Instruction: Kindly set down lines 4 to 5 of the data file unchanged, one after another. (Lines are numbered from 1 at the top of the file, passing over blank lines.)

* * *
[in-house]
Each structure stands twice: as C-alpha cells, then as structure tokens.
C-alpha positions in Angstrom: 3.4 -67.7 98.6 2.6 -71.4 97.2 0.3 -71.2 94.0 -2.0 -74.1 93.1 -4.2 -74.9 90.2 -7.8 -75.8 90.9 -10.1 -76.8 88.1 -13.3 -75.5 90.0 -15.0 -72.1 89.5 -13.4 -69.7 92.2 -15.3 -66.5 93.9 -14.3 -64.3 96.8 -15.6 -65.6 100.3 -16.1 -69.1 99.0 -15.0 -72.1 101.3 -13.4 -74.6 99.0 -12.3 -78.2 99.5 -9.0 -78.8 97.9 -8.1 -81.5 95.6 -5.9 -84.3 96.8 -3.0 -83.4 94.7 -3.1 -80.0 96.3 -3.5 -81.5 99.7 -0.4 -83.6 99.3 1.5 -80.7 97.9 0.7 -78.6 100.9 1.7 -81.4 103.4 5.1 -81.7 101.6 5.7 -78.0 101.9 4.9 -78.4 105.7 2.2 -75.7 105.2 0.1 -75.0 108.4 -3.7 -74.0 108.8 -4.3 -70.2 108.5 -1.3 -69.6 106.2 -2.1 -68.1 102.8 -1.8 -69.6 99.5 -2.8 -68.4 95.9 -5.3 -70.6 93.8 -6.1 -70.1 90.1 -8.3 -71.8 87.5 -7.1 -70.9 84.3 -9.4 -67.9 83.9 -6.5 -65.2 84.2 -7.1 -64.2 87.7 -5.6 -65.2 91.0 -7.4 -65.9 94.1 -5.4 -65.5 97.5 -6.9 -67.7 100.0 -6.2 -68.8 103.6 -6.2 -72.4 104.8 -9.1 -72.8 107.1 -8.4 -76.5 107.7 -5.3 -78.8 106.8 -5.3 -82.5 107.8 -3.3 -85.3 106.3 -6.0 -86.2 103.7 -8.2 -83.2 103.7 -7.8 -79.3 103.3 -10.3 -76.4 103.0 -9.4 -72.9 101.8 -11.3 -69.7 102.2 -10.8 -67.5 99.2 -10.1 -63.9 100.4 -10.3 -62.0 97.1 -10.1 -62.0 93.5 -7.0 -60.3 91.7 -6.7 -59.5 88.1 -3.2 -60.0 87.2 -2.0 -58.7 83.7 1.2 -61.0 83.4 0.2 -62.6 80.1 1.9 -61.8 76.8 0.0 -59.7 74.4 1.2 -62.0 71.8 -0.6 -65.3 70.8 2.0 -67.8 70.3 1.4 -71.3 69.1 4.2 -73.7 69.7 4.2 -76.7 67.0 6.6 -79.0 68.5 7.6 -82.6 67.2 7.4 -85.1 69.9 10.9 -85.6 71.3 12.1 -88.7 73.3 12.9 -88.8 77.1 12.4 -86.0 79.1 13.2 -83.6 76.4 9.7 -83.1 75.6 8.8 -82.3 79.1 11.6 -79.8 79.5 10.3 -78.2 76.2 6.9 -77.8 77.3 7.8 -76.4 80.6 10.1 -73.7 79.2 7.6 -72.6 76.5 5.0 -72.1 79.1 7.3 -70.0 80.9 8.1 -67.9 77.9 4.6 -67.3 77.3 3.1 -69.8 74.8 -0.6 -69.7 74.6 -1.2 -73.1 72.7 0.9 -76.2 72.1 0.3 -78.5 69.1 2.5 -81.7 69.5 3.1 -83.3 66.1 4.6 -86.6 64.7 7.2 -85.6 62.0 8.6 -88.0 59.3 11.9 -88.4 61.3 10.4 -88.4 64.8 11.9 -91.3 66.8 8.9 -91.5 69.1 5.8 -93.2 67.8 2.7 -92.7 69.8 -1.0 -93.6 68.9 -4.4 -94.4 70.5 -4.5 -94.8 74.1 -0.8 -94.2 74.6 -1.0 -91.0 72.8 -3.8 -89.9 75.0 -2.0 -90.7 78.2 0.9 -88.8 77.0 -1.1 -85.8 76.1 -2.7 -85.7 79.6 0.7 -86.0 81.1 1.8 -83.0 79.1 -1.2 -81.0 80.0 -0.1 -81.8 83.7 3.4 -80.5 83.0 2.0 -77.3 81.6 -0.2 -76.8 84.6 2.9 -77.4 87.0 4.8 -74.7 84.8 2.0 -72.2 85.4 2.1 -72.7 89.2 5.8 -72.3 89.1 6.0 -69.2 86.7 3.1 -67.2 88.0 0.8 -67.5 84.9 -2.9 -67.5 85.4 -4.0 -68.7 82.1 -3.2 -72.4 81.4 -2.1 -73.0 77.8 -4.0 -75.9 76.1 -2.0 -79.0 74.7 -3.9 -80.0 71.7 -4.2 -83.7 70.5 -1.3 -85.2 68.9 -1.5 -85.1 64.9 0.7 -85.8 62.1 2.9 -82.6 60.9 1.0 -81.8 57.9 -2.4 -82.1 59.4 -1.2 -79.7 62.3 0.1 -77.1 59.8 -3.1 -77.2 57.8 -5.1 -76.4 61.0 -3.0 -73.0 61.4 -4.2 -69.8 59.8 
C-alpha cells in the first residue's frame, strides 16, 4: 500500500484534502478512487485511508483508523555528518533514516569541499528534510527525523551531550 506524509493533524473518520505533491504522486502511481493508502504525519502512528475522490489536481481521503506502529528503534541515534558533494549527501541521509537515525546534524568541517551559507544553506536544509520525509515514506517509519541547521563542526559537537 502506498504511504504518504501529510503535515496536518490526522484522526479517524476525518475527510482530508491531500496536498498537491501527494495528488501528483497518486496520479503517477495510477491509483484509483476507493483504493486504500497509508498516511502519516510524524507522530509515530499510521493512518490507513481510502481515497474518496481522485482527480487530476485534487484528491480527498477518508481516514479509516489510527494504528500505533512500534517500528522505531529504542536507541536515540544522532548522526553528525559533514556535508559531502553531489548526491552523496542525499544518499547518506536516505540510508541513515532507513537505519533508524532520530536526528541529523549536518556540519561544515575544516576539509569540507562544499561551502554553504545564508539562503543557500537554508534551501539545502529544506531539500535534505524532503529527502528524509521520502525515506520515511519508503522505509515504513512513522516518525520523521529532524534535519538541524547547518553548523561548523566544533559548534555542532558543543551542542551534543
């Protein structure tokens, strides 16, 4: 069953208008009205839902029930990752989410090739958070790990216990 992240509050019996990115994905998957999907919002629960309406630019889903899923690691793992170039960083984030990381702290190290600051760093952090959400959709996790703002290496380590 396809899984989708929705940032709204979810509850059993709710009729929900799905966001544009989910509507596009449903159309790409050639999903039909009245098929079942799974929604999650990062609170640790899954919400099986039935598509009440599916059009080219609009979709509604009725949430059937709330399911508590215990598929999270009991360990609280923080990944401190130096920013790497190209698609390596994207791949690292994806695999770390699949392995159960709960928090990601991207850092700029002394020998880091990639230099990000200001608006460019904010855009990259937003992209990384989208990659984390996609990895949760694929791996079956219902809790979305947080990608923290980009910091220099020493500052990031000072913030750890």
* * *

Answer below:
C-alpha cells in the first residue's frame, strides 16, 4: 500500500484534502478512487485511508483508523555528518533514516569541499528534510527525523551531550 506524509493533524473518520505533491504522486502511481493508502504525519502512528475522490489536481481521503506502529528503534541515534558533494549527501541521509537515525546534524568541517551559507544553506536544509520525509515514506517509519541547521563542526559537537 502506498504511504504518504501529510503535515496536518490526522484522526479517524476525518475527510482530508491531500496536498498537491501527494495528488501528483497518486496520479503517477495510477491509483484509483476507493483504493486504500497509508498516511502519516510524524507522530509515530499510521493512518490507513481510502481515497474518496481522485482527480487530476485534487484528491480527498477518508481516514479509516489510527494504528500505533512500534517500528522505531529504542536507541536515540544522532548522526553528525559533514556535508559531502553531489548526491552523496542525499544518499547518506536516505540510508541513515532507513537505519533508524532520530536526528541529523549536518556540519561544515575544516576539509569540507562544499561551502554553504545564508539562503543557500537554508534551501539545502529544506531539500535534505524532503529527502528524509521520502525515506520515511519508503522505509515504513512513522516518525520523521529532524534535519538541524547547518553548523561548523566544533559548534555542532558543543551542542551534543
């Protein structure tokens, strides 16, 4: 069953208008009205839902029930990752989410090739958070790990216990 992240509050019996990115994905998957999907919002629960309406630019889903899923690691793992170039960083984030990381702290190290600051760093952090959400959709996790703002290496380590 396809899984989708929705940032709204979810509850059993709710009729929900799905966001544009989910509507596009449903159309790409050639999903039909009245098929079942799974929604999650990062609170640790899954919400099986039935598509009440599916059009080219609009979709509604009725949430059937709330399911508590215990598929999270009991360990609280923080990944401190130096920013790497190209698609390596994207791949690292994806695999770390699949392995159960709960928090990601991207850092700029002394020998880091990639230099990000200001608006460019904010855009990259937003992209990384989208990659984390996609990895949760694929791996079956219902809790979305947080990608923290980009910091220099020493500052990031000072913030750890």